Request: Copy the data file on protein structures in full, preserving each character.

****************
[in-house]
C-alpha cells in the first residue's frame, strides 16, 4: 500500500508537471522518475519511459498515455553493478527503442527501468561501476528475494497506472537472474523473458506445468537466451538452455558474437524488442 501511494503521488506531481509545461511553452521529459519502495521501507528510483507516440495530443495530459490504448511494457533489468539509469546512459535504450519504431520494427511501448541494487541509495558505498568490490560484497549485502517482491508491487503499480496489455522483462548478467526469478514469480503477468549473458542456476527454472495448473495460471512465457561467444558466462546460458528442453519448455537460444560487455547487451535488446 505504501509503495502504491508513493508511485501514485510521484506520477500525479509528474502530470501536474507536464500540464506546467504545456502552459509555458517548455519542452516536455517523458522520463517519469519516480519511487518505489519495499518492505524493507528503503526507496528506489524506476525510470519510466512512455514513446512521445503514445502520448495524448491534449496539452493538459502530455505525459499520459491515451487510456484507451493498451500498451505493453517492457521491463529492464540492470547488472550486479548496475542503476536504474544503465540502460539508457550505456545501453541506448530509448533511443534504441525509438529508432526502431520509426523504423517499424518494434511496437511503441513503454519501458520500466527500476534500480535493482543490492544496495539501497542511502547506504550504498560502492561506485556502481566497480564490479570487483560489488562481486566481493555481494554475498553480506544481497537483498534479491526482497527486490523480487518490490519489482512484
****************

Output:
[in-house]
C-alpha cells in the first residue's frame, strides 16, 4: 500500500508537471522518475519511459498515455553493478527503442527501468561501476528475494497506472537472474523473458506445468537466451538452455558474437524488442 501511494503521488506531481509545461511553452521529459519502495521501507528510483507516440495530443495530459490504448511494457533489468539509469546512459535504450519504431520494427511501448541494487541509495558505498568490490560484497549485502517482491508491487503499480496489455522483462548478467526469478514469480503477468549473458542456476527454472495448473495460471512465457561467444558466462546460458528442453519448455537460444560487455547487451535488446 505504501509503495502504491508513493508511485501514485510521484506520477500525479509528474502530470501536474507536464500540464506546467504545456502552459509555458517548455519542452516536455517523458522520463517519469519516480519511487518505489519495499518492505524493507528503503526507496528506489524506476525510470519510466512512455514513446512521445503514445502520448495524448491534449496539452493538459502530455505525459499520459491515451487510456484507451493498451500498451505493453517492457521491463529492464540492470547488472550486479548496475542503476536504474544503465540502460539508457550505456545501453541506448530509448533511443534504441525509438529508432526502431520509426523504423517499424518494434511496437511503441513503454519501458520500466527500476534500480535493482543490492544496495539501497542511502547506504550504498560502492561506485556502481566497480564490479570487483560489488562481486566481493555481494554475498553480506544481497537483498534479491526482497527486490523480487518490490519489482512484